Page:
Our body, teeth and gums need vitamins and minerals to stay strong and healthy. To ensure proper tooth development and strength, babies, children, adults and seniors need lots of:
- calcium (e.g. yogurt, milk, some cheese)
- phosphorous (e.g. egg, beef, chicken, turkey, halibut, bread)
- vitamin A (e.g. liver, pumpkin, carrots, sweet potato, mango, spinach, broccoli)
- vitamin C (e.g. citrus fruits, cantaloupe, strawberries, tomatoes, cabbage)
- vitamin D (e.g. trout, mackerel, salmon, tuna, egg yolk, milk)
Calcium (with help from phosphorous and Vitamin D) is the main component of teeth and bones. It’s what keeps them strong. But we can’t forget about vitamin A because it’s necessary for the formation of tooth enamel or vitamin C which is essential for healthy gums.
Be sure to also drink lots of water to stay hydrated. Tap water also contains fluoride which helps prevent tooth decay. It also helps restore and harden enamel. (ODA)
Dr. Elizabeth Dimovski and Associates – Brampton Dentists
We Protect Your Smile!
The foods our children eat at school for lunch and snacks should be providing them with energy and nutrients to help them be alert and get through the school day. It should also provide them with nutrients that help in the their development and growth.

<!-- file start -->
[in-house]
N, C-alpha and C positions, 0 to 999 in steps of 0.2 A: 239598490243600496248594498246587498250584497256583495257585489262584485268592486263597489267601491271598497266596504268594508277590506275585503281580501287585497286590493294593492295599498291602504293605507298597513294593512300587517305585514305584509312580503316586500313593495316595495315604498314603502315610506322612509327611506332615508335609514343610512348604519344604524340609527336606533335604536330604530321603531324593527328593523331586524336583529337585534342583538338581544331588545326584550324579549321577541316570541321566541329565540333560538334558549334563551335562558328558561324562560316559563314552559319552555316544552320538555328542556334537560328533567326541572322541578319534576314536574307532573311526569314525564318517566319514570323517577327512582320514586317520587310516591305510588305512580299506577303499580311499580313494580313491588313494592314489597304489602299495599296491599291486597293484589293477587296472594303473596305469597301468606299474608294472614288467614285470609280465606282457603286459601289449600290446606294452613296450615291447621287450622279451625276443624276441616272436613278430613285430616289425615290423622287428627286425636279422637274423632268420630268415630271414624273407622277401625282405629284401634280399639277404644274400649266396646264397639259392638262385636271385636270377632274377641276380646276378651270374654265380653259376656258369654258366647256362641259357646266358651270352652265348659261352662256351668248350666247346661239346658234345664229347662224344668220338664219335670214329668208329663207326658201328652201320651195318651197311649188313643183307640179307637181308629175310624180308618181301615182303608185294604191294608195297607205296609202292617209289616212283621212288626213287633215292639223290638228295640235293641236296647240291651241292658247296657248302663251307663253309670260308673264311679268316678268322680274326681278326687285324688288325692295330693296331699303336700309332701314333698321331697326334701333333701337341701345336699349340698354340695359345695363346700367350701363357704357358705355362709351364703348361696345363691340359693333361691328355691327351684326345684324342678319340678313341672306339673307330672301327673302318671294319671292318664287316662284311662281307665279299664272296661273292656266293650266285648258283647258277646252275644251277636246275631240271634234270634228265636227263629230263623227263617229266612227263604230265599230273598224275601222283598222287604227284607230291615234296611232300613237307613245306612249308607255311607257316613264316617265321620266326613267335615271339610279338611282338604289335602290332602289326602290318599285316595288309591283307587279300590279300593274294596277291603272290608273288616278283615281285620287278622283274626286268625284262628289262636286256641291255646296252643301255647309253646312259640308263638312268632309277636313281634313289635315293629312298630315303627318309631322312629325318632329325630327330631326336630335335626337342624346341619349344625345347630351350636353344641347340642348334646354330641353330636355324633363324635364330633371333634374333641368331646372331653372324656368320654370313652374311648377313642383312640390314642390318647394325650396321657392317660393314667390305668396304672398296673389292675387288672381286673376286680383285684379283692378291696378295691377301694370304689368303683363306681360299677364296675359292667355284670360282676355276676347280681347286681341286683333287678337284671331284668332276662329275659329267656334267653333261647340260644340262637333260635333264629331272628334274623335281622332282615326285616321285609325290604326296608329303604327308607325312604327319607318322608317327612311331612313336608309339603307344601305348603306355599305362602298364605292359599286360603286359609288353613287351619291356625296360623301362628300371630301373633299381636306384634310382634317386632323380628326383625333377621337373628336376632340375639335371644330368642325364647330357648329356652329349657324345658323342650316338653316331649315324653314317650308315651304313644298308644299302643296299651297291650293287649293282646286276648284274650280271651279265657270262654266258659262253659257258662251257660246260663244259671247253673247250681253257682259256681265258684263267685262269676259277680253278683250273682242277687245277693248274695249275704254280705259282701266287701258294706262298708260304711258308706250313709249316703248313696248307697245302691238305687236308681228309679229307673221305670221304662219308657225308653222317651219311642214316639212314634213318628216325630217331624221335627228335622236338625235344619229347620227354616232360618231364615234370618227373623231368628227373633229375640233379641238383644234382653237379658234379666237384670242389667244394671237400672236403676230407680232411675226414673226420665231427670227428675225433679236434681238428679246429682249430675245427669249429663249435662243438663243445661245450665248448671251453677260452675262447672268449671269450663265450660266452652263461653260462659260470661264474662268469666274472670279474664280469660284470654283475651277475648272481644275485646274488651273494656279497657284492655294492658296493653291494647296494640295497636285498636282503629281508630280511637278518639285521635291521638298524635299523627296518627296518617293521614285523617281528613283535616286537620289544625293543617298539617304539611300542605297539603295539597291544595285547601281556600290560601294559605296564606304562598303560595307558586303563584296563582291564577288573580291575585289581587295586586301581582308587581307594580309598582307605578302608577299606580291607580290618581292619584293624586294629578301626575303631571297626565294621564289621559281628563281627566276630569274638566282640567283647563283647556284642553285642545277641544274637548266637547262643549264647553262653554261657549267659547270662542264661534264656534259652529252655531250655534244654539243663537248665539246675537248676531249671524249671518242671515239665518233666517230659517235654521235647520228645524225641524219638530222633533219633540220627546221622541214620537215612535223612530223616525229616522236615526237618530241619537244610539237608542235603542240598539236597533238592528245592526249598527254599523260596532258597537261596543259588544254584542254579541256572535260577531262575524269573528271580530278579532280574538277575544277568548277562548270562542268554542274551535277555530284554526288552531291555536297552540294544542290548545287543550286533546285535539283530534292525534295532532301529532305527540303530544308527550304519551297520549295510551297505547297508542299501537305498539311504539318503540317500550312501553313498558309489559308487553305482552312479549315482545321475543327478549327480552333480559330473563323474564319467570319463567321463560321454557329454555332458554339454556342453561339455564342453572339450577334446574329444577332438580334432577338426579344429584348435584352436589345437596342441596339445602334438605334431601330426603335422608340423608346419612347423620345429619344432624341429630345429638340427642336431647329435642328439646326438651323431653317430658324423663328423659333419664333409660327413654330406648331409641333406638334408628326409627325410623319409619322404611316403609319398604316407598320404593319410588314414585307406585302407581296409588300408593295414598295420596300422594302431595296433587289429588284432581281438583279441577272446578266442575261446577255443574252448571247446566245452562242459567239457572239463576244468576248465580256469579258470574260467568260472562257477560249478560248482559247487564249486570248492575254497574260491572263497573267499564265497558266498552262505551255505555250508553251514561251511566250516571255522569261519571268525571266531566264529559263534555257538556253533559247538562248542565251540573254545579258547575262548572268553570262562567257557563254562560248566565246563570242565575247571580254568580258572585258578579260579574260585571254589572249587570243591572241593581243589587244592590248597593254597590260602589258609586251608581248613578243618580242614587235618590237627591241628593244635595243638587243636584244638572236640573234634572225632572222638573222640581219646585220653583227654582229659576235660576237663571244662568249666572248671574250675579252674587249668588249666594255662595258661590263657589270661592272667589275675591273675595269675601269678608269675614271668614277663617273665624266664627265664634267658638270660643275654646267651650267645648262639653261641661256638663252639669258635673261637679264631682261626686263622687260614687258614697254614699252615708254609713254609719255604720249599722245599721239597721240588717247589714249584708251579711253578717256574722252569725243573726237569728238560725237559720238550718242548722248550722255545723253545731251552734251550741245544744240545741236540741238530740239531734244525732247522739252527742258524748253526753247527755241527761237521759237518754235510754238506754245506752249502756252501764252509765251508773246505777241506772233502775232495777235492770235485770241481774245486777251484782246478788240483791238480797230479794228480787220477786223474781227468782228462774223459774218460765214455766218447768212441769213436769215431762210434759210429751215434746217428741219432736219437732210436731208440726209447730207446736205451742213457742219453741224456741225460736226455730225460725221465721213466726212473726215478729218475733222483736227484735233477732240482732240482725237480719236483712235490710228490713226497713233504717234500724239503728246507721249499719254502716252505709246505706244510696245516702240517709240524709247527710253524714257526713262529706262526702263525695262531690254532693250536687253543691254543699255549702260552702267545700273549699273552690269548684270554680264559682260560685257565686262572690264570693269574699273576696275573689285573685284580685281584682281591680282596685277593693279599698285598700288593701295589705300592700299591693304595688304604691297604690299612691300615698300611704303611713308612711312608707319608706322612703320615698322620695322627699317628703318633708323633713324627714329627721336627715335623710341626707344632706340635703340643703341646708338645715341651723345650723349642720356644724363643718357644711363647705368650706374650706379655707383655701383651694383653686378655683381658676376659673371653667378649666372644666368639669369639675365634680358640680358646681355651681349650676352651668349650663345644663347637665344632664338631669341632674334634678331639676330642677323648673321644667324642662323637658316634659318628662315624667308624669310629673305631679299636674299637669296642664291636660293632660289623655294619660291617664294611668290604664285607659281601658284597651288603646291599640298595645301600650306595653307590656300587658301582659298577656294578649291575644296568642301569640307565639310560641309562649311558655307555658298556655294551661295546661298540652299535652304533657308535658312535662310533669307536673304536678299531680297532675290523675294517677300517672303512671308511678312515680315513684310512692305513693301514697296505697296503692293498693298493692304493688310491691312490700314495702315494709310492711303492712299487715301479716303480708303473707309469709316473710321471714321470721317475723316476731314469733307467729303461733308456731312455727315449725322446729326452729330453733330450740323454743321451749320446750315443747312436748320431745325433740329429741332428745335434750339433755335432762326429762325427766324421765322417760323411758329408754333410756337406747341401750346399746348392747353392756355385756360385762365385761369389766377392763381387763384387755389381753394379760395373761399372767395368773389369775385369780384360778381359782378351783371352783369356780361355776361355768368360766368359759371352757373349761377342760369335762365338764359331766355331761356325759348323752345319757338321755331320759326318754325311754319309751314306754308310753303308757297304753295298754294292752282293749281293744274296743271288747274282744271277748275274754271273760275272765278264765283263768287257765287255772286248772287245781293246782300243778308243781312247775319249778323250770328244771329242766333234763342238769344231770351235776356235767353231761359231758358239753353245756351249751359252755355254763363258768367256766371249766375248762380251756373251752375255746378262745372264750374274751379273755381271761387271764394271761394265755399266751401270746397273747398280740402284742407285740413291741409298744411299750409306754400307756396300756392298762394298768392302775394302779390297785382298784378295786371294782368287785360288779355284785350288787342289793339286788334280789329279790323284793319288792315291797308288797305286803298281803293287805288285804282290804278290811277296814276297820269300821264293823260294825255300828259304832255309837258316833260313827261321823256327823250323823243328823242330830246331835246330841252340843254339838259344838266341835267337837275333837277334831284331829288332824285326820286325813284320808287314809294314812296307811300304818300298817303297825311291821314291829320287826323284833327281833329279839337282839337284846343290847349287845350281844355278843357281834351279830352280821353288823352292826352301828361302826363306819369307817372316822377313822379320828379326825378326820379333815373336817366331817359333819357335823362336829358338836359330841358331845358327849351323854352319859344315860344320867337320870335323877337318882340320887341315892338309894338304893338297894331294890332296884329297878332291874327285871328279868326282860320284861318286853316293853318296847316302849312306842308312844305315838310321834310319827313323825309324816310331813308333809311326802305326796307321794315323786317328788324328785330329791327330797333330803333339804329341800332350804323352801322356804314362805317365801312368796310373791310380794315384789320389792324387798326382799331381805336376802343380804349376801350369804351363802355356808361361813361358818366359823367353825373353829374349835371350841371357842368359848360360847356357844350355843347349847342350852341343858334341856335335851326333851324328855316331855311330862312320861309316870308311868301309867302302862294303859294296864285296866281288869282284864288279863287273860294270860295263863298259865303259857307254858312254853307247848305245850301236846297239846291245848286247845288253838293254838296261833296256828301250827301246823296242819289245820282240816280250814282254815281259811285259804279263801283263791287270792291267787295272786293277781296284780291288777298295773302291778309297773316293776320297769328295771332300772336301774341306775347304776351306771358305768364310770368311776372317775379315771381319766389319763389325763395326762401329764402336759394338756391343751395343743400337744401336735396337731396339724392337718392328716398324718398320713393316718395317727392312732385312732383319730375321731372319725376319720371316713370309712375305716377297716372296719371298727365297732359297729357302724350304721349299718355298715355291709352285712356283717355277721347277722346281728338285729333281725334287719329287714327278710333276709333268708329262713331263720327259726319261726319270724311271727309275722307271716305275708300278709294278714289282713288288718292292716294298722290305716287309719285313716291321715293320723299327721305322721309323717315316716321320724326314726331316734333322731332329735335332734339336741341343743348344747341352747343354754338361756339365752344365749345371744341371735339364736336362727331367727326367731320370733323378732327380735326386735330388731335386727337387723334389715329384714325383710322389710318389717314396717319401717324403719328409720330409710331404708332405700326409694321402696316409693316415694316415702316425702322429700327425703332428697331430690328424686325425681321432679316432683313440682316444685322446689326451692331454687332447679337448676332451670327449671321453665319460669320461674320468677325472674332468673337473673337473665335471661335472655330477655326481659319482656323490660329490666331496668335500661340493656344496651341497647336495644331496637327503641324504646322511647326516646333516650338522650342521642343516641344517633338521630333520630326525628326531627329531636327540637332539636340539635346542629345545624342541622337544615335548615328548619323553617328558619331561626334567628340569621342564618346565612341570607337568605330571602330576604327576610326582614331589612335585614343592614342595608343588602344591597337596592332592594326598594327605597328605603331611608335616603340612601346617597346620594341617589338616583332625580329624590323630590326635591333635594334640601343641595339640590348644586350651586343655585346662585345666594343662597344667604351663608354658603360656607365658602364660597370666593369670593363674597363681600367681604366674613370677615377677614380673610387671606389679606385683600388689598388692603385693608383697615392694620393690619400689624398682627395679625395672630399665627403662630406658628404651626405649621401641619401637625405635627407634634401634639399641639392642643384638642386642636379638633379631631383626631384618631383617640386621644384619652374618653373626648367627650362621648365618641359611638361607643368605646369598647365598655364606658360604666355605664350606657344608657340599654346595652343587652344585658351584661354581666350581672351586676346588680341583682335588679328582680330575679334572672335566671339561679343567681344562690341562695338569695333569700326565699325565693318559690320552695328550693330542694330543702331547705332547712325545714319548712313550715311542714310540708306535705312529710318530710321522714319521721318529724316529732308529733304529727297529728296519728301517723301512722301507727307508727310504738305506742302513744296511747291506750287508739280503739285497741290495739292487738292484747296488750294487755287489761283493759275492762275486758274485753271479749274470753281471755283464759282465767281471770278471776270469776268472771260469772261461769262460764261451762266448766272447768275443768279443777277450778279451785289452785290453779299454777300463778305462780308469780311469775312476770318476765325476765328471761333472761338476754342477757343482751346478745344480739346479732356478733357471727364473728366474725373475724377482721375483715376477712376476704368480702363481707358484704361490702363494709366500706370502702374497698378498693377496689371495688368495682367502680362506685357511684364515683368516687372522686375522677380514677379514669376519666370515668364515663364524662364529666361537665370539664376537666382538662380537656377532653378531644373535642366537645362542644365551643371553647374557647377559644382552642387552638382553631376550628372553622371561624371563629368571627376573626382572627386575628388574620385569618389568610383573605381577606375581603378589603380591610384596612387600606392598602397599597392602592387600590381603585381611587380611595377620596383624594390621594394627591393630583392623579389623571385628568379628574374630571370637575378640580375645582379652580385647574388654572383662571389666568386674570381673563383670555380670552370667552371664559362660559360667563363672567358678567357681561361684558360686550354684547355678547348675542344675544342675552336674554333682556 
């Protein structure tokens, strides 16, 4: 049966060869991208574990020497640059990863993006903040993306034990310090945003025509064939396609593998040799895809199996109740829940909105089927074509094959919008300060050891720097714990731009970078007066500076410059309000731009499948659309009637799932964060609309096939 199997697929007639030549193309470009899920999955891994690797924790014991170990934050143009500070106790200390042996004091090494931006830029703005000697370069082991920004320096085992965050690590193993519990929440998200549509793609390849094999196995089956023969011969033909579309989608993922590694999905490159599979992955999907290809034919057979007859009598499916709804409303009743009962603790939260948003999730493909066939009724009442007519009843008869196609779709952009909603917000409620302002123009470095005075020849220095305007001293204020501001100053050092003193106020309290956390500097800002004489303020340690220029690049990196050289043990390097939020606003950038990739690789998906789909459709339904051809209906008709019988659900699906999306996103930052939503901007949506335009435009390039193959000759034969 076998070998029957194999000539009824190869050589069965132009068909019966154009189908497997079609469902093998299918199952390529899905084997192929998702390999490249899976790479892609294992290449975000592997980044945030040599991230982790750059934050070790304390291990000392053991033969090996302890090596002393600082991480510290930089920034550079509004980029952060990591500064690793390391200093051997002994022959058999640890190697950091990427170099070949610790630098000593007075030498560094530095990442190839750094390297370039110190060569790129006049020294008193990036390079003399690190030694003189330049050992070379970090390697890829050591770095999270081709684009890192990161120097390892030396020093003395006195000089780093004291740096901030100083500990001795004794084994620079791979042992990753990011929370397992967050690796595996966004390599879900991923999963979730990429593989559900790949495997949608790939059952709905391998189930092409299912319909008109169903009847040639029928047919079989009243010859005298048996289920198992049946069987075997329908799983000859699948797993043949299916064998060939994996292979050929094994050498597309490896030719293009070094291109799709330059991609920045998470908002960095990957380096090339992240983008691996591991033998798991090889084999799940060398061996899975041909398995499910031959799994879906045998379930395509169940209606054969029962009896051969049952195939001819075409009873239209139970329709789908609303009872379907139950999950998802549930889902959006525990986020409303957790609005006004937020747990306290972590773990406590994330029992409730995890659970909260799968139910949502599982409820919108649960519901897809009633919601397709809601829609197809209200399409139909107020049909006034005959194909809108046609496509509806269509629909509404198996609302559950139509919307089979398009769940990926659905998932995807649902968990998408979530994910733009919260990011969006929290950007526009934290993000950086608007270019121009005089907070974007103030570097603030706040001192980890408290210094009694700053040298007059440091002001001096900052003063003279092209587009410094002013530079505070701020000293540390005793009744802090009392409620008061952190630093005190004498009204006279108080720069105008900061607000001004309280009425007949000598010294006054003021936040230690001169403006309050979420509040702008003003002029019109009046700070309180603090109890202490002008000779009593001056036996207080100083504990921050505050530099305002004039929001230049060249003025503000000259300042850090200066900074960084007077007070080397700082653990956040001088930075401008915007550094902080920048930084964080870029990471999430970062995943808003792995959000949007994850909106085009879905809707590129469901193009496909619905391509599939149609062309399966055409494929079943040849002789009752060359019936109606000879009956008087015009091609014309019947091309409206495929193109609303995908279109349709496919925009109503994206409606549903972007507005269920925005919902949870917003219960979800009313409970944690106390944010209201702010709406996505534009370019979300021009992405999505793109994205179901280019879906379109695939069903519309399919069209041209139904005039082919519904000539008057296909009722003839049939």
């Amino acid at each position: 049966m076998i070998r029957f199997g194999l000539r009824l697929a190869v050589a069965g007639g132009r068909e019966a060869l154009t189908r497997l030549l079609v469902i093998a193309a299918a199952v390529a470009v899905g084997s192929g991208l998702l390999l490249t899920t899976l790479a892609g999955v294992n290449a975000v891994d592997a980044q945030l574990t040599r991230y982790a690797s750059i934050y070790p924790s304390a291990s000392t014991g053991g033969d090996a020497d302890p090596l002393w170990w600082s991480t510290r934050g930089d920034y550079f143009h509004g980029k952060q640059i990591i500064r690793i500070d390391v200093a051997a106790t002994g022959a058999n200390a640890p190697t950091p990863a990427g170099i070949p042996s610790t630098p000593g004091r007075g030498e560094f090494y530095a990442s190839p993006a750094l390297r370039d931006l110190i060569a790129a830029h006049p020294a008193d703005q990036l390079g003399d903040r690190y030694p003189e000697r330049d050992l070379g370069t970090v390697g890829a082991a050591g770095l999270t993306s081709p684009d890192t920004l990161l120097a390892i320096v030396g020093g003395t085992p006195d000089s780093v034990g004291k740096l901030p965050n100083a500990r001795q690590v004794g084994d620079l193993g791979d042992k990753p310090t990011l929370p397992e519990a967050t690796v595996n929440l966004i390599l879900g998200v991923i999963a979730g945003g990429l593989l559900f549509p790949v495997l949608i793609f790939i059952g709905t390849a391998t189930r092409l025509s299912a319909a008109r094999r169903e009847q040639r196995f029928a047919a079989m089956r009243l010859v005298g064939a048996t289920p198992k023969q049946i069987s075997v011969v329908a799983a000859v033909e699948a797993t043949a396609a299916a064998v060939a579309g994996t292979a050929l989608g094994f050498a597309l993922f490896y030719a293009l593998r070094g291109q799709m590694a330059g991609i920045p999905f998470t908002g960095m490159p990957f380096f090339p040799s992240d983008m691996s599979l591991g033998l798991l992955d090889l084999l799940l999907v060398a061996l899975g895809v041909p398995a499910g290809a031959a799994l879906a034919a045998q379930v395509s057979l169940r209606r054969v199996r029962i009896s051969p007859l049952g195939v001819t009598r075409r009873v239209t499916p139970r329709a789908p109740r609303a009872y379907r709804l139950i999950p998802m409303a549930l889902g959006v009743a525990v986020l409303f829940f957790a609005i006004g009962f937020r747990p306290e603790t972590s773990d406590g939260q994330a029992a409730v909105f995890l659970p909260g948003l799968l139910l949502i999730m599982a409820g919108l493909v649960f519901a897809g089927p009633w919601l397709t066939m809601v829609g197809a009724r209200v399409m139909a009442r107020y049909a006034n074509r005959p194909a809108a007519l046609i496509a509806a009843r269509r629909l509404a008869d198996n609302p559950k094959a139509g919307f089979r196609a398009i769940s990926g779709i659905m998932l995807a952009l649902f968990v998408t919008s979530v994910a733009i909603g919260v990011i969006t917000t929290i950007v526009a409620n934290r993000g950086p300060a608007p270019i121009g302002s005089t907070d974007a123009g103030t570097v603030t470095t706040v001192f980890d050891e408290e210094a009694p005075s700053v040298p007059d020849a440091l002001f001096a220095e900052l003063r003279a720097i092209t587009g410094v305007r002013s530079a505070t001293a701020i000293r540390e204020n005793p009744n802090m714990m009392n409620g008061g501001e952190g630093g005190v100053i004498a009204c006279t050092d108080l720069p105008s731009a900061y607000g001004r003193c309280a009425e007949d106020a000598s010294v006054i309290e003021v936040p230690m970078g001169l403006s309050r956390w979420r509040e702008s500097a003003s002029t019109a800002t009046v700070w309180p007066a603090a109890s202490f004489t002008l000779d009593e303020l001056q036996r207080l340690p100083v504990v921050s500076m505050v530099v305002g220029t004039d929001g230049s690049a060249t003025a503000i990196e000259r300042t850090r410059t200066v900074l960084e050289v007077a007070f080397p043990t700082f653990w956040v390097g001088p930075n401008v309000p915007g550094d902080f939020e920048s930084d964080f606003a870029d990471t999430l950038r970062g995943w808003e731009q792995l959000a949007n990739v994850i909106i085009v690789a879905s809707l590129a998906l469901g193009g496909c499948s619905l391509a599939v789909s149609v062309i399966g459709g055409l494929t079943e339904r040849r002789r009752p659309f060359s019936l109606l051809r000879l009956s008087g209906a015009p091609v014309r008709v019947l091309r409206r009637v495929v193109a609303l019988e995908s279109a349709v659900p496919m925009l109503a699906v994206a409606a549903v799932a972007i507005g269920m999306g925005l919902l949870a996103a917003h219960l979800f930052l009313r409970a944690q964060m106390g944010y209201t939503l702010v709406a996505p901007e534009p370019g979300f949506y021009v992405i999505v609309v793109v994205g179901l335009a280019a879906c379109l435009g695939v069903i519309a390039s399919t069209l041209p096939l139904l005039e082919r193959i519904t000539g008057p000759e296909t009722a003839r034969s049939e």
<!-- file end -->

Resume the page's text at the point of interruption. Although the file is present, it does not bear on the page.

Our child’s teeth, gums and body need a variety of vitamins and minerals to aid in growth and health.
Here are some back to school lunchbox ideas provided by the Ontario Dental Association
Fruits and vegetables. Citrus fruits and kiwi fruit are good sources of vitamin C — important for healthy gums. Carrots and dried apricots contain vitamin A, a nutrient essential for building strong teeth.
Cheese, yogurt and milk all contain calcium. Cheese also stimulates saliva production which helps clear away food particles from your teeth. Low-fat yogurt (with no added sugar), cheese slices on whole-wheat crackers and small containers of milk are great options.
Protein-rich foods like meat, poultry and fish are good sources of phosphorous, which is needed for tooth development.
Smart snacking. Growing children and teens often need more than three meals a day. Smart snacking will ensure they have the energy they need to take them through the school day. Whole grains (in snacks like crackers and granola bars) and nuts provide protein, as well as being rich in magnesium and phosphorous.
Cut the cola. Opt for water, milk or pure fruit juices instead of carbonated drinks. Soda, sports drinks and sweetened fruit juices often contribute to tooth decay because of high sugar and acid content.
Dr. Elizabeth Dimovski and Associated – We protect your smile!